The value of blog postings and comments

It was a long time ago in internet years that I started reading Dave Winer‘s blog, Scripting News, and even longer since I started reading Jakob Nielsen‘s writings on his site, useit.com. These two are truly pioneers of the digital age, with Winer instrumental in the development and promotion of RSS and Nielsen writing the book(s) on web usability.

Winer recently discussed why he doesn’t allow comments on his blog, which morphed into a full-blown examination of whether the ability to comment on posts is what defines a blog.

Do comments make it a blog? Do the lack of comments make it not a blog? Well actually, my opinion is different from many, but it still is my opinion that it does not follow that a blog must have comments, in fact, to the extent that comments interfere with the natural expression of the unedited voice of an individual, comments may act to make something not a blog.

He makes a compelling argument, as previously I was in the camp that believed a blog must have comments, else it was but a mere shadow of a ‘true’ blog. His main point was that everyone can comment on what he writes by linking to it on their own blog, rather than appending their thoughts to the end of his post. Those responses are much more valuable and meaningful, since it will filter out the abusive comments and be more constructive.

Jacok Nielsen’s latest article talked about (to be blunt) how useless most of the blogs out there are because they rarely, if ever, offer something new and valuable to their readers. Most blogs just link to the interesting stuff, and Jakob was lamenting the fact that so few blogs make the effort to create the interesting stuff rather than just linking to it.

Blog postings will always be commodity content: there’s a limit to the value you can provide with a short comment on somebody else’s work. Such postings are good for generating controversy and short-term traffic, and they’re definitely easy to write. But they don’t build sustainable value.

This one really had me thinking for days last week about what I’d done with my blog since February 2006, whether I was creating sustainable value with it, and what I could improve or change to make the stuff I write better. I like to think with this blog it’s a mix of short-term, newsy posts and long-term stuff that would continue to attract readers long after it vacated the home page.

I did a lot of thinking this week about where I want this domain to go in the future and how it was going to get there, and where it has already been and how that turned out compared to my expectations. You’ll probably begin to see the results of my meditations very soon, as I transform this space into something more representative of my various interests.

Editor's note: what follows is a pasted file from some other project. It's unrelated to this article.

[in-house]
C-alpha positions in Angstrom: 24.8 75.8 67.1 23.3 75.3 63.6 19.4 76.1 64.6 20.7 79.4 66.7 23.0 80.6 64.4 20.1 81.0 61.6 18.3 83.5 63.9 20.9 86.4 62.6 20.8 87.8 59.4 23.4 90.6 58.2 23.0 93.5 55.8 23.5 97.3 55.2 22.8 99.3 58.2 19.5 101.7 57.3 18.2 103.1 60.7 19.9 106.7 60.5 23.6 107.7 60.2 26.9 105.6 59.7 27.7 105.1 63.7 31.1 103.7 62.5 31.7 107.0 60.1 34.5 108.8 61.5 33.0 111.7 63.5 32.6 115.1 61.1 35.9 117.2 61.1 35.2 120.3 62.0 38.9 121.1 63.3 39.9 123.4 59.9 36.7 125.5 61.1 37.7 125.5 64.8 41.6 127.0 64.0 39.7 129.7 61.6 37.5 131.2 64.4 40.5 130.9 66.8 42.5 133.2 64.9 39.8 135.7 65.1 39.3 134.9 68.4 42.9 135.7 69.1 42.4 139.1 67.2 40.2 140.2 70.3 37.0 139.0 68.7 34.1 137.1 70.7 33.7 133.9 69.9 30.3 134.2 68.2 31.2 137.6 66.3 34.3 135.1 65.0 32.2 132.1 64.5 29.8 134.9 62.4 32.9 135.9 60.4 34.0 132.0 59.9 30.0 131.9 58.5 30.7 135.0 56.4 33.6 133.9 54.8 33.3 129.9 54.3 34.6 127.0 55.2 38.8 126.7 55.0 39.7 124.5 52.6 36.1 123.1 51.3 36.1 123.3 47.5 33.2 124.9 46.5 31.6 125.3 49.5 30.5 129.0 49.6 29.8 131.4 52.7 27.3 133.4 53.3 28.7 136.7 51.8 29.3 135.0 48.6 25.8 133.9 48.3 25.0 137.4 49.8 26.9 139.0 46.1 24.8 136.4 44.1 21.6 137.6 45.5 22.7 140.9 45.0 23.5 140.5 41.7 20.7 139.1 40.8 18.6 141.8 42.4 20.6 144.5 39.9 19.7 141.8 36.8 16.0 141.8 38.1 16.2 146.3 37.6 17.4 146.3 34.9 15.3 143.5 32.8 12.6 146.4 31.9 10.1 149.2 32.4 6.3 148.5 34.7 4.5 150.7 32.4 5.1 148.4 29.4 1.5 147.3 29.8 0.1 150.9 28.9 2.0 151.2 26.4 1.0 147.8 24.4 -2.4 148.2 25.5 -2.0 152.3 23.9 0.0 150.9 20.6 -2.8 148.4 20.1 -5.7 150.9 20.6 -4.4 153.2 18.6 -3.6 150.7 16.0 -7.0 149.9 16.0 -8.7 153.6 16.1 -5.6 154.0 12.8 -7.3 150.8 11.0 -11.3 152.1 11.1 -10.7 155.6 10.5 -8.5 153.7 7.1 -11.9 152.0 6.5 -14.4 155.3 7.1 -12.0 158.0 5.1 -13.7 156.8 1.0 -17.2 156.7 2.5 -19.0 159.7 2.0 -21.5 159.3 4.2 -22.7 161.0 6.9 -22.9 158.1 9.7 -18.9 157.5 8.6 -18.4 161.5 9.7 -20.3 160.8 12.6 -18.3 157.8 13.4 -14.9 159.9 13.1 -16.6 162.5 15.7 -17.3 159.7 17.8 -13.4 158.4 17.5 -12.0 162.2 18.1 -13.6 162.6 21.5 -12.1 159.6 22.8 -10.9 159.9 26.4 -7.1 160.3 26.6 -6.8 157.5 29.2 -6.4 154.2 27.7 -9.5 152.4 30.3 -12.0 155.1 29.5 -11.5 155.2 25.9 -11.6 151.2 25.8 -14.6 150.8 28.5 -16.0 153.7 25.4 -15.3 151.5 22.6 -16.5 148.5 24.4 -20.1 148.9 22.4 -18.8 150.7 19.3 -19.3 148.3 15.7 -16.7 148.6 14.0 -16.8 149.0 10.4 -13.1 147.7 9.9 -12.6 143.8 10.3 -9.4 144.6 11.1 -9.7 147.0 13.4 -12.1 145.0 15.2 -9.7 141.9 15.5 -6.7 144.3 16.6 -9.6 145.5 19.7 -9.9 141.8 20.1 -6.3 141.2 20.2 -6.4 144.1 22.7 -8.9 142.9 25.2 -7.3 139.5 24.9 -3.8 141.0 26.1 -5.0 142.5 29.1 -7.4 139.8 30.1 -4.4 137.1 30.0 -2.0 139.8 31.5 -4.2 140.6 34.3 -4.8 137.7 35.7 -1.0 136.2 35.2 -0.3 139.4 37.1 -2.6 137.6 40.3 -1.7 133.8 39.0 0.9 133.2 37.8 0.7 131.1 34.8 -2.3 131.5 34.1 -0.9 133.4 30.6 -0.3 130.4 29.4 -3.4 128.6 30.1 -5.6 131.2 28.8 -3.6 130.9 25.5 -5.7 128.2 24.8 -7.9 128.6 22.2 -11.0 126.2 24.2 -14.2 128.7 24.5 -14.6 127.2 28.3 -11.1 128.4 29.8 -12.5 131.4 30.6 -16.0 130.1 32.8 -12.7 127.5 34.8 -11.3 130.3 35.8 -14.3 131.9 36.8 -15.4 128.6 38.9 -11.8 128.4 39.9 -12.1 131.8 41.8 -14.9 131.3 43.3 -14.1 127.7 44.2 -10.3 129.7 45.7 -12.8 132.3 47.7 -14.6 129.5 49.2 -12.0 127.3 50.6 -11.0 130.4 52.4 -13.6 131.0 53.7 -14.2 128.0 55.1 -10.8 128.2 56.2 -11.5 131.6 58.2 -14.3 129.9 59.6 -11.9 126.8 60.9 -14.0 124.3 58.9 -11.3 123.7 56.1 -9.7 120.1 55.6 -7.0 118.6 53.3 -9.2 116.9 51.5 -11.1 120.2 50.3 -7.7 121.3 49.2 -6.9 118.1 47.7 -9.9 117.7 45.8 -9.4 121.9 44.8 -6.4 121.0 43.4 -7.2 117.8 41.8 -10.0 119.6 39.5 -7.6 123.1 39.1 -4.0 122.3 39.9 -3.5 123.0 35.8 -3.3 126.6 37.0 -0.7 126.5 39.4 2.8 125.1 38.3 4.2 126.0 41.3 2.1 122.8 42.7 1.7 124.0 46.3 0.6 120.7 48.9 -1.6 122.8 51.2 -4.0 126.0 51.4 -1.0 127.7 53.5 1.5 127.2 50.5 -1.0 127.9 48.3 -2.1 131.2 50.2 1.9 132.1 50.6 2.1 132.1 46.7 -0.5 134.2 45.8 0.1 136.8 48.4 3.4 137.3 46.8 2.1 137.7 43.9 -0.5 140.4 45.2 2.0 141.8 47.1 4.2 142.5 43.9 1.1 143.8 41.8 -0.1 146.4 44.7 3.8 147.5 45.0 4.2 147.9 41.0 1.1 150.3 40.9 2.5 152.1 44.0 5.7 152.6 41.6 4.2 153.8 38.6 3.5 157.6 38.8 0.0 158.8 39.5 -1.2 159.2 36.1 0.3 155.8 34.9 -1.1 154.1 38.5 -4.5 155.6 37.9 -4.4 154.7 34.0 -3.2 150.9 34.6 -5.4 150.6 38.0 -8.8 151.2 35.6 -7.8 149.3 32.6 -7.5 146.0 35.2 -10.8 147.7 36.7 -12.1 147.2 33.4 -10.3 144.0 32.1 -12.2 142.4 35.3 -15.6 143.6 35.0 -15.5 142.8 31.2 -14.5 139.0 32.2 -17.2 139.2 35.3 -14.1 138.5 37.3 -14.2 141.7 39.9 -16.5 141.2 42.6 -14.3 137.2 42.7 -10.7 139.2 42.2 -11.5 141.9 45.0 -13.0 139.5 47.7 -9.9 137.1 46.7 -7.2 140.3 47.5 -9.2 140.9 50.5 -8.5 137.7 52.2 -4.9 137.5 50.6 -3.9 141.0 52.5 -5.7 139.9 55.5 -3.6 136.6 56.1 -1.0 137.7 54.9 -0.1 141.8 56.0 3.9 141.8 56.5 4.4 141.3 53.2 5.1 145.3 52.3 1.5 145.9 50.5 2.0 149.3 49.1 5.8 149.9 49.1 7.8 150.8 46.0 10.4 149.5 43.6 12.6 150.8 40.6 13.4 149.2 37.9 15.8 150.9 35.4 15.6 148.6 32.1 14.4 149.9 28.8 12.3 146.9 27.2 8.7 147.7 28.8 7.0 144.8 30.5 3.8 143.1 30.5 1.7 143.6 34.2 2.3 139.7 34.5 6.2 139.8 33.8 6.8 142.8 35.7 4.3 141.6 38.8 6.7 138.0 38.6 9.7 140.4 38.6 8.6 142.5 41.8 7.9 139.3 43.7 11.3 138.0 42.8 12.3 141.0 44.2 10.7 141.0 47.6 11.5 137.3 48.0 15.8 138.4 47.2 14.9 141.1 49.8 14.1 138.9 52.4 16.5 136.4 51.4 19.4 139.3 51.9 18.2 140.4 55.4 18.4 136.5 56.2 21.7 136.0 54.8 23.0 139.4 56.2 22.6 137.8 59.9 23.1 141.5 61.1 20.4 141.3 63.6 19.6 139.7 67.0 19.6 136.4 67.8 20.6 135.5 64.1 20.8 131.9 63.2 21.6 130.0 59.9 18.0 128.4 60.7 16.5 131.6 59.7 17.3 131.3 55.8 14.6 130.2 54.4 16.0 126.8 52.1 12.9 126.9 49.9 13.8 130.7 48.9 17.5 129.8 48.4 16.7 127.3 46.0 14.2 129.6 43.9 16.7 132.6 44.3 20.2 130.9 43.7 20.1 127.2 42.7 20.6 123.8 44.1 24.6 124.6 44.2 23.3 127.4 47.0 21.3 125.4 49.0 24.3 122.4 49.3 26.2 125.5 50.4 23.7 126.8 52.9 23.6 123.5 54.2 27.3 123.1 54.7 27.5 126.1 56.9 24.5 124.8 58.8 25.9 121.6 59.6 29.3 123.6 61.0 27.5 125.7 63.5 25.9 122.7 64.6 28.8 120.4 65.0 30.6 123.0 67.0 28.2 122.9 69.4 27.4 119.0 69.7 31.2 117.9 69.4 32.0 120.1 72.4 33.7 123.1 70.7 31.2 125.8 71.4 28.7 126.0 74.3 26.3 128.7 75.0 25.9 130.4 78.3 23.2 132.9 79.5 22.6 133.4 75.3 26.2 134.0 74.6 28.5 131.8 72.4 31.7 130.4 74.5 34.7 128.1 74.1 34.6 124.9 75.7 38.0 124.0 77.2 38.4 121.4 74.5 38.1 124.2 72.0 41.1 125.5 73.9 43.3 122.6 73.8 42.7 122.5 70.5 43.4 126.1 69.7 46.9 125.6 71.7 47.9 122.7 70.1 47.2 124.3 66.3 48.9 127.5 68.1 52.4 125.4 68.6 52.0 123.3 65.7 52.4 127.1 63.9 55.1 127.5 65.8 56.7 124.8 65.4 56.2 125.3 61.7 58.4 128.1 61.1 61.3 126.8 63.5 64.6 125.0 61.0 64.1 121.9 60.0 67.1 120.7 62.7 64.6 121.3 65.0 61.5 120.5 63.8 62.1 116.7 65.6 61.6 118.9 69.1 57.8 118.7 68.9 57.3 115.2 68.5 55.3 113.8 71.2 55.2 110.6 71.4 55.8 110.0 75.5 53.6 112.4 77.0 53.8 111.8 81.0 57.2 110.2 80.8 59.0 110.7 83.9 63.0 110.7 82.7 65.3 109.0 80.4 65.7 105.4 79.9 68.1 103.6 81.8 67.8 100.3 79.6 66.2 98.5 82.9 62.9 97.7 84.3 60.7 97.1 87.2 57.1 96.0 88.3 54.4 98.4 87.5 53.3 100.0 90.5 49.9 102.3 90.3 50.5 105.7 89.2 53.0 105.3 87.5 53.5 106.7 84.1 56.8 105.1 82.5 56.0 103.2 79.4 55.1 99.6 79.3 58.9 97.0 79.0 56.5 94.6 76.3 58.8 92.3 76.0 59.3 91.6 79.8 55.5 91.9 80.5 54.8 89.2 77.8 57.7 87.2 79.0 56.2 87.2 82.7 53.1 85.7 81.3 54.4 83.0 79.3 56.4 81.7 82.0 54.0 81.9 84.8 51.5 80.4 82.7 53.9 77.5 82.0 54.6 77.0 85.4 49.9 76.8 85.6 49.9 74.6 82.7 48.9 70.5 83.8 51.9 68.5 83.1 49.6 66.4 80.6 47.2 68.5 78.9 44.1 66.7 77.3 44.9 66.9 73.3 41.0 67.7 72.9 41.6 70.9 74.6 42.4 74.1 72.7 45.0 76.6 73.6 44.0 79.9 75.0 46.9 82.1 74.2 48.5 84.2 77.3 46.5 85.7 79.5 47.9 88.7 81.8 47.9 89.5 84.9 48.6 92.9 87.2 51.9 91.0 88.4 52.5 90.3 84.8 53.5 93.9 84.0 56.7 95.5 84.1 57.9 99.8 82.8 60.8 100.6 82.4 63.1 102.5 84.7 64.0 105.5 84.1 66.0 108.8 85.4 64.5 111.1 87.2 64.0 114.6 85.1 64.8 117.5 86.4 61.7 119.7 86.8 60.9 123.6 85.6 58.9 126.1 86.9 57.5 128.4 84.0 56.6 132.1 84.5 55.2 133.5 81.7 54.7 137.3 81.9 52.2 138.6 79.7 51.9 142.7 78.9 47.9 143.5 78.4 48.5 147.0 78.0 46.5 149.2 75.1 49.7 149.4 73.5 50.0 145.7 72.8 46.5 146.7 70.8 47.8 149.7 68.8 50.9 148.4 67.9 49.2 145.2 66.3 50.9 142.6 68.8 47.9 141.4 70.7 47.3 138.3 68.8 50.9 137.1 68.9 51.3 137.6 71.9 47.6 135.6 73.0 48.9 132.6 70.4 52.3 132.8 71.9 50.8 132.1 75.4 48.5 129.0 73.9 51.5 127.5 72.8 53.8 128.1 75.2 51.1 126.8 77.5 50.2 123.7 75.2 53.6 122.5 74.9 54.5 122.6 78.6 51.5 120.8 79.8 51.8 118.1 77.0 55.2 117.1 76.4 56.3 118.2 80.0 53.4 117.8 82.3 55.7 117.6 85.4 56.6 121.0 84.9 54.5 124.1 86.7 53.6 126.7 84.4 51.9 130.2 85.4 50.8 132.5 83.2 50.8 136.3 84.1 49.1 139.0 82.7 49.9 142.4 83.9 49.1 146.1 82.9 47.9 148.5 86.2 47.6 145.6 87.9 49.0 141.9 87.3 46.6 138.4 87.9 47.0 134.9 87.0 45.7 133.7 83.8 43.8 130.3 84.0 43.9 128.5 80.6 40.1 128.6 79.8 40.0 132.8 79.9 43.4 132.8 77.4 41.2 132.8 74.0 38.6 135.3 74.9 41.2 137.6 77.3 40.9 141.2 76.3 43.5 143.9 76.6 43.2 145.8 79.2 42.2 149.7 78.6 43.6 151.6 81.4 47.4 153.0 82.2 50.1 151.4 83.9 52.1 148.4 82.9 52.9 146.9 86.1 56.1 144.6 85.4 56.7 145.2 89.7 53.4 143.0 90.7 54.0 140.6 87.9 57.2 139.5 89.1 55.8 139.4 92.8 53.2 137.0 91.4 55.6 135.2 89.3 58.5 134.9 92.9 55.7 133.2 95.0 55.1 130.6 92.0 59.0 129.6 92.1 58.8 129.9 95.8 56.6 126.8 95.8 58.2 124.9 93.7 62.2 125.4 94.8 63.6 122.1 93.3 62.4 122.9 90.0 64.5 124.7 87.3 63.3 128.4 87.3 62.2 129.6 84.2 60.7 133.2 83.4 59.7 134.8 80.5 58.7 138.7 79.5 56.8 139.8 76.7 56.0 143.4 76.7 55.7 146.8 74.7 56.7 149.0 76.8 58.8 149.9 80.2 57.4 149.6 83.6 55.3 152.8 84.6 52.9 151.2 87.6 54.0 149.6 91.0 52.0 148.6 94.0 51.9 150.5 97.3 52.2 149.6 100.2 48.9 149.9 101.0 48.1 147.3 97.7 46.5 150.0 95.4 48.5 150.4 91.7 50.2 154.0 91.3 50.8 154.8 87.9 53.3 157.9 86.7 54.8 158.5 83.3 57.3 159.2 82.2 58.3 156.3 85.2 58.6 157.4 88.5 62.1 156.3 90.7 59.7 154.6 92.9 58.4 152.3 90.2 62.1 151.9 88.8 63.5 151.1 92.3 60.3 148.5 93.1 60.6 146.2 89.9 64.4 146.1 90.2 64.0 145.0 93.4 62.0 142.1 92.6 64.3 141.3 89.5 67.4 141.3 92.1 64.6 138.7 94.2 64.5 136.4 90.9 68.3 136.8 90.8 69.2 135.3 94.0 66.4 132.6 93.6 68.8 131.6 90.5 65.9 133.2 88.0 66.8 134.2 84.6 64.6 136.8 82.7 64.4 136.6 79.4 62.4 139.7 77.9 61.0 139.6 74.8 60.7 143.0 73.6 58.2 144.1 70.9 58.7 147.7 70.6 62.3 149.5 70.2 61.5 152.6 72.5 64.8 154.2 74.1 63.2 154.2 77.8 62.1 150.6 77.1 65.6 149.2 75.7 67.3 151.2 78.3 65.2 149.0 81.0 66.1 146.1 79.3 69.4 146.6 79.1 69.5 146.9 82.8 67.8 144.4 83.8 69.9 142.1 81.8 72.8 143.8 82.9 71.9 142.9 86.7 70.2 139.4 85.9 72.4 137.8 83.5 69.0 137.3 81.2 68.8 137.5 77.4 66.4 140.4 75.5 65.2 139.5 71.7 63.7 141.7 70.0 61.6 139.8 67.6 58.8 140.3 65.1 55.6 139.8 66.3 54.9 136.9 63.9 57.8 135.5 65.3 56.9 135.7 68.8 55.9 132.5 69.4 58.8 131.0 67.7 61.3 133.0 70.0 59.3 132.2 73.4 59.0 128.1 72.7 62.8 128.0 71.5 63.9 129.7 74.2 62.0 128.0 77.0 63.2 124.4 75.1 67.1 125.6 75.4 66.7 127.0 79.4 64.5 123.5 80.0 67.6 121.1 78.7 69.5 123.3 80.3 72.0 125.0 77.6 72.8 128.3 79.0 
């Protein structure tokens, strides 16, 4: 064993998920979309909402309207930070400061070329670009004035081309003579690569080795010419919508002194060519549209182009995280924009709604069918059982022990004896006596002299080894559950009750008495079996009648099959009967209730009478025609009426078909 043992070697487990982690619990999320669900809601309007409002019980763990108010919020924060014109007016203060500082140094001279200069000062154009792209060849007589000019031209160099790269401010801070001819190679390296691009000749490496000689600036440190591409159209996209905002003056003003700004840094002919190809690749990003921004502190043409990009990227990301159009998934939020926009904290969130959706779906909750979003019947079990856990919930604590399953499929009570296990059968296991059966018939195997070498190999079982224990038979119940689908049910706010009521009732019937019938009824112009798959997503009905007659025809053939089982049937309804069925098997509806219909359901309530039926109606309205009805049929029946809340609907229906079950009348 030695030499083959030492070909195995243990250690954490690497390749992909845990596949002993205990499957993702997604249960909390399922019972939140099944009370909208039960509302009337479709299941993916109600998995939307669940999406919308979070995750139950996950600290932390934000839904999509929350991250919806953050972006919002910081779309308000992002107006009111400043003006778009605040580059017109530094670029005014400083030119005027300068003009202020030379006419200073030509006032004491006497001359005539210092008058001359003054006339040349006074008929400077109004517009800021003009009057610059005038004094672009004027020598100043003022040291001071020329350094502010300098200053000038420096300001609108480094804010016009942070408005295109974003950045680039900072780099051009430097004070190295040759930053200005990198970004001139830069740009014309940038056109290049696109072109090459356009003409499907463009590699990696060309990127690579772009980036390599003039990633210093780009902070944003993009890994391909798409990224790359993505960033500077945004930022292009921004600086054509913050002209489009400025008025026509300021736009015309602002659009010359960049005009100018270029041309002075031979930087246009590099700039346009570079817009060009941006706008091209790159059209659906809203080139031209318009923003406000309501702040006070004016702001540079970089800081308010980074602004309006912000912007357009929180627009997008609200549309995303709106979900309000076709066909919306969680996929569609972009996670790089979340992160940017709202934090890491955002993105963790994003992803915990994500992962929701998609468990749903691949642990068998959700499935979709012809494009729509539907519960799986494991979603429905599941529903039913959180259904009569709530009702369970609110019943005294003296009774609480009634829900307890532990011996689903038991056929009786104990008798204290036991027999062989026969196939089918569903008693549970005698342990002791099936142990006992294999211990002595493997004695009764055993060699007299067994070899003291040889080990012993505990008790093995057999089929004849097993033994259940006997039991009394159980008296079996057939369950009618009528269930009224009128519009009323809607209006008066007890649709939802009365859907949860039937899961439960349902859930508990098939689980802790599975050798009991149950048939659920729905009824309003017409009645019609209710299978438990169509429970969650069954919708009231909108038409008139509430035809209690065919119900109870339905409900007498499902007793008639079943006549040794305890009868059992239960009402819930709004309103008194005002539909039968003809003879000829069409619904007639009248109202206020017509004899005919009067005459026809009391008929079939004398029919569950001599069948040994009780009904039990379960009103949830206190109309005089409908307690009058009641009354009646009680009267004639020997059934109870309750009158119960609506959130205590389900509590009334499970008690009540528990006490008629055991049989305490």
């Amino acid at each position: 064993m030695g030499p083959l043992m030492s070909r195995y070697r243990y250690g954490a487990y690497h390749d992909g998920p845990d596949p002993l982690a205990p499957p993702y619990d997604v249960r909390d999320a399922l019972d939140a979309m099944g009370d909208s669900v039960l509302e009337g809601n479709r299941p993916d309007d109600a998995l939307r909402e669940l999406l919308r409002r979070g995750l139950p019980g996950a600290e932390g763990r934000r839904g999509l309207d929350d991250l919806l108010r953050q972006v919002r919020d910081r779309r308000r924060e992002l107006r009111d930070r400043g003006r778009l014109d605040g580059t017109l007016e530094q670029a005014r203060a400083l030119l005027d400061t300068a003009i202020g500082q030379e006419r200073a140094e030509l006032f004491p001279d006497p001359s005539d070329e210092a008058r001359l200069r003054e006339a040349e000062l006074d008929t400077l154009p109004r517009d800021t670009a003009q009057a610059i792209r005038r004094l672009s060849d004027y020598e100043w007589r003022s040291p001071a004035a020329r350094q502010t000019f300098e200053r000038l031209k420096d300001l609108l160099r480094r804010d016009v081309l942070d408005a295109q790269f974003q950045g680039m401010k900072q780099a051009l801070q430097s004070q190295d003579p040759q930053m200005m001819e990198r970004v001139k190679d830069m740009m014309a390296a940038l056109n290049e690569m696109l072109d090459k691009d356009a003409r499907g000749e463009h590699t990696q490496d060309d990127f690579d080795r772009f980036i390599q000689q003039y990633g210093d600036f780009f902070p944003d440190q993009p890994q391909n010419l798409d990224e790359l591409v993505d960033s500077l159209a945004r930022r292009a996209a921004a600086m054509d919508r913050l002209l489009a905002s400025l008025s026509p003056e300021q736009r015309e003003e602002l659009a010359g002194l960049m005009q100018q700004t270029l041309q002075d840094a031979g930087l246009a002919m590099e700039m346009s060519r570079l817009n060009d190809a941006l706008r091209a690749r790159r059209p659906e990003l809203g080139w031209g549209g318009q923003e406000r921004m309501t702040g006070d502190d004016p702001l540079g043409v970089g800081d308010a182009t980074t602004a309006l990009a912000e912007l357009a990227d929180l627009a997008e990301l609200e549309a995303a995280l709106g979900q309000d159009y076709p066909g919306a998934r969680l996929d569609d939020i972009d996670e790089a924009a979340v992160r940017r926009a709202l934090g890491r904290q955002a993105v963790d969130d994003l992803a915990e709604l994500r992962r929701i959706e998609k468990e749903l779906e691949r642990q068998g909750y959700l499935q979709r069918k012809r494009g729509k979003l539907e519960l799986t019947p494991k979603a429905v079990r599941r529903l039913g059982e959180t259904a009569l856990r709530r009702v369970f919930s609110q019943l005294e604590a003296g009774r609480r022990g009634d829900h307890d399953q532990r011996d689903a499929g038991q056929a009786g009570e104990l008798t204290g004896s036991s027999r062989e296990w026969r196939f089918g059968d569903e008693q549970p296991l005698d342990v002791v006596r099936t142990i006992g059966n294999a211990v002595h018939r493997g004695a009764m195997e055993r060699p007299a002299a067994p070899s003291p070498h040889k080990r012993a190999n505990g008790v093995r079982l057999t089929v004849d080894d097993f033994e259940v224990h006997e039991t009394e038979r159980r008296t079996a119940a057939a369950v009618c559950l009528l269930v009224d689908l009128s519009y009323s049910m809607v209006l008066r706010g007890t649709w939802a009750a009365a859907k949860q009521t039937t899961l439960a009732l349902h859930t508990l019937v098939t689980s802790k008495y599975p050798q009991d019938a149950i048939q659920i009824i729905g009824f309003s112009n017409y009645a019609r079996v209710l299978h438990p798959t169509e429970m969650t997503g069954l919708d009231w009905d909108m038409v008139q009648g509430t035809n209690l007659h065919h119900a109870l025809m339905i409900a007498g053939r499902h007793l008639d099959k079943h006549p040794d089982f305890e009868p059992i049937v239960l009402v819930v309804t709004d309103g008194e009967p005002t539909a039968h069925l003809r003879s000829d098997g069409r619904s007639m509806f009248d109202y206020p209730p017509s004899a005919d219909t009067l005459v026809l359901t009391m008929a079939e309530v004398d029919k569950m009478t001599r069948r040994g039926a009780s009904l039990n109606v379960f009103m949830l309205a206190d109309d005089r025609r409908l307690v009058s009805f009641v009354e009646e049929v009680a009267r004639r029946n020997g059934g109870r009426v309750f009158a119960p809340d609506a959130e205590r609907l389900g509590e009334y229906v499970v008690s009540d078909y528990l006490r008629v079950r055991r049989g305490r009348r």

5 thoughts on “The value of blog postings and comments”

  1. You have to ask yourself what motivates Winer before coming to a conclusion. Personally, I believe that without comments all we have are a series of foghorns. Of course the more popular a blog becomes, the more likely that all sorts of loonies will turn up but that’s the price one pays. Having said that, I would rather have the conversation than not.

  2. Well certainly Dave is going to defend his own way of doing things, but I think he does it fairly well. You and I can still have conversations but through our blogs, which makes us accountable for what we say. That being said it might be more efficient to contain most discussions within a single post and its comments.

  3. Consider the case of http://www.opinionistas.com – in the blog’s early life on blogspot, comments were open. As the site gained popularity, the writer had to kill commenting because of the crowd of nasties it attracted. Now she’s working on her upcoming book.

    The nice thing about the net, of course, is that there isn’t necessarily one single “right” way of doing things, since you can hack out your preferred preference if things are configured nicely (i.e., trackback instead of comments).

    I agree with you on the value of posting stuff with something resembling long-term value. It goes back to the design of your site – short-term gossip on this or that, or a contribution to general/specific knowledge?

  4. Comments are not an indicator of a blog’s popularity at all. Warren Kinsella doesn’t allow comments at all, but his readership is enormous.

    Also, as was recently published in a study, most blog consumers are extremely passive; only a fraction of those who read blogs can actually be bothered to take the time and effort to leave a comment.

    As for my own blog, I get about one comment for every 500 readers or so (sometimes it can be as much as one comment per 1,000 visits).

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